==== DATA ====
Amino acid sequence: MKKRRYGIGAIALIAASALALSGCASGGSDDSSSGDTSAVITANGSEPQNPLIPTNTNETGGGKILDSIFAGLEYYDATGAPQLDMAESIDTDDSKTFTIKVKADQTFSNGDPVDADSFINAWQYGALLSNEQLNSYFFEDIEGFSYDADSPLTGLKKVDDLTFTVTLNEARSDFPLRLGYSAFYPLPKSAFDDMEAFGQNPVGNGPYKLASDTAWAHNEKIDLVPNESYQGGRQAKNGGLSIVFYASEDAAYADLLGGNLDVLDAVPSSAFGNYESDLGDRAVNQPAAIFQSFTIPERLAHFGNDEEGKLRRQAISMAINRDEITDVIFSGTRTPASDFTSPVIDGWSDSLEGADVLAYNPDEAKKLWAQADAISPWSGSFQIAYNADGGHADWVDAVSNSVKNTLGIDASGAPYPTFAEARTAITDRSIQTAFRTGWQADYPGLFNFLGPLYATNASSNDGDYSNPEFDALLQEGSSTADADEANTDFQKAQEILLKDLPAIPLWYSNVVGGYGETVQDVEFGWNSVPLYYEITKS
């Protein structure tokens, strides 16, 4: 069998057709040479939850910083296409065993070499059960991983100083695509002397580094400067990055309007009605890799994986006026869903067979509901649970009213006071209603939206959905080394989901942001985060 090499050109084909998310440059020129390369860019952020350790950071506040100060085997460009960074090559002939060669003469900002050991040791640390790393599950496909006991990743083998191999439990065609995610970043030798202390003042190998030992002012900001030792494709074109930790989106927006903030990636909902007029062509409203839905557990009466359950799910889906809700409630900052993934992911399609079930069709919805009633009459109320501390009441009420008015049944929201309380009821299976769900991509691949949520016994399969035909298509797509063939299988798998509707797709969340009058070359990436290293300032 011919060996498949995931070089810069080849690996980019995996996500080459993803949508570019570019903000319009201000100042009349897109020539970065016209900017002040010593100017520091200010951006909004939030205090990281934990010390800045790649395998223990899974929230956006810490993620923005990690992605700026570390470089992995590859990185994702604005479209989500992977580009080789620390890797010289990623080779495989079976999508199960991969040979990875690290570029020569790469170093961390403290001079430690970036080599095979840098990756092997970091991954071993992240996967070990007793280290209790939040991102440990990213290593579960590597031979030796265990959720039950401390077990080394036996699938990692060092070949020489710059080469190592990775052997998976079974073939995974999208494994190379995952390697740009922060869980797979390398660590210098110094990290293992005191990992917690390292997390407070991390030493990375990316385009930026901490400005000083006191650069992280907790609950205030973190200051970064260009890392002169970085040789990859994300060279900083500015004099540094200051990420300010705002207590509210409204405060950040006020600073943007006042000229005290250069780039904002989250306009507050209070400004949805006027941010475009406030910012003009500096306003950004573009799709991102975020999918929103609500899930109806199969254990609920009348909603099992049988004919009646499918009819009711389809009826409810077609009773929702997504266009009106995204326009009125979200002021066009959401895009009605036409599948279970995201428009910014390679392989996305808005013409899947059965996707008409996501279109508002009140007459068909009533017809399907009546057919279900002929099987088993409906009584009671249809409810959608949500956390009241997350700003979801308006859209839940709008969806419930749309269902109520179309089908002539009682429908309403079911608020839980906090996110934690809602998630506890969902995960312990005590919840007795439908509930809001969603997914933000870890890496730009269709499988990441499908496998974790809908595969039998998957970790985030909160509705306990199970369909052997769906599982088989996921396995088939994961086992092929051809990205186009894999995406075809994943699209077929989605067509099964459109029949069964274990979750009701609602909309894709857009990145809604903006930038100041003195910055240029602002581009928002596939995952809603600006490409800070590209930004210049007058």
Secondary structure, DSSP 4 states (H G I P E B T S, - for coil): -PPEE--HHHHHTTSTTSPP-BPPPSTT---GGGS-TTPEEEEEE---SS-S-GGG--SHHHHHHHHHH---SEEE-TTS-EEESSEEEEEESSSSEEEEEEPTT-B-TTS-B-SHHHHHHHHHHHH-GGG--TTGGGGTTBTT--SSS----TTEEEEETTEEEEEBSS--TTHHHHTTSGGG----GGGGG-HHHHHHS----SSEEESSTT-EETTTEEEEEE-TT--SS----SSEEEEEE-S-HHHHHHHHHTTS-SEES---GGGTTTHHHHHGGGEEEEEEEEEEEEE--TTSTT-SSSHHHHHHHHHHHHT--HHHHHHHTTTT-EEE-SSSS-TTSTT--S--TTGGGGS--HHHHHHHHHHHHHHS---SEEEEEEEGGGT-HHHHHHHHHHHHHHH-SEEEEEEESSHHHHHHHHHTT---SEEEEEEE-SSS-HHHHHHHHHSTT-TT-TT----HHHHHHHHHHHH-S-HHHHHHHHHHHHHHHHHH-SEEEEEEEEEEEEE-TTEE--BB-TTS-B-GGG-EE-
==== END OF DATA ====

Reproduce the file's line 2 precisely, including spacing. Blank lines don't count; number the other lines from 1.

């Protein structure tokens, strides 16, 4: 069998057709040479939850910083296409065993070499059960991983100083695509002397580094400067990055309007009605890799994986006026869903067979509901649970009213006071209603939206959905080394989901942001985060 090499050109084909998310440059020129390369860019952020350790950071506040100060085997460009960074090559002939060669003469900002050991040791640390790393599950496909006991990743083998191999439990065609995610970043030798202390003042190998030992002012900001030792494709074109930790989106927006903030990636909902007029062509409203839905557990009466359950799910889906809700409630900052993934992911399609079930069709919805009633009459109320501390009441009420008015049944929201309380009821299976769900991509691949949520016994399969035909298509797509063939299988798998509707797709969340009058070359990436290293300032 011919060996498949995931070089810069080849690996980019995996996500080459993803949508570019570019903000319009201000100042009349897109020539970065016209900017002040010593100017520091200010951006909004939030205090990281934990010390800045790649395998223990899974929230956006810490993620923005990690992605700026570390470089992995590859990185994702604005479209989500992977580009080789620390890797010289990623080779495989079976999508199960991969040979990875690290570029020569790469170093961390403290001079430690970036080599095979840098990756092997970091991954071993992240996967070990007793280290209790939040991102440990990213290593579960590597031979030796265990959720039950401390077990080394036996699938990692060092070949020489710059080469190592990775052997998976079974073939995974999208494994190379995952390697740009922060869980797979390398660590210098110094990290293992005191990992917690390292997390407070991390030493990375990316385009930026901490400005000083006191650069992280907790609950205030973190200051970064260009890392002169970085040789990859994300060279900083500015004099540094200051990420300010705002207590509210409204405060950040006020600073943007006042000229005290250069780039904002989250306009507050209070400004949805006027941010475009406030910012003009500096306003950004573009799709991102975020999918929103609500899930109806199969254990609920009348909603099992049988004919009646499918009819009711389809009826409810077609009773929702997504266009009106995204326009009125979200002021066009959401895009009605036409599948279970995201428009910014390679392989996305808005013409899947059965996707008409996501279109508002009140007459068909009533017809399907009546057919279900002929099987088993409906009584009671249809409810959608949500956390009241997350700003979801308006859209839940709008969806419930749309269902109520179309089908002539009682429908309403079911608020839980906090996110934690809602998630506890969902995960312990005590919840007795439908509930809001969603997914933000870890890496730009269709499988990441499908496998974790809908595969039998998957970790985030909160509705306990199970369909052997769906599982088989996921396995088939994961086992092929051809990205186009894999995406075809994943699209077929989605067509099964459109029949069964274990979750009701609602909309894709857009990145809604903006930038100041003195910055240029602002581009928002596939995952809603600006490409800070590209930004210049007058």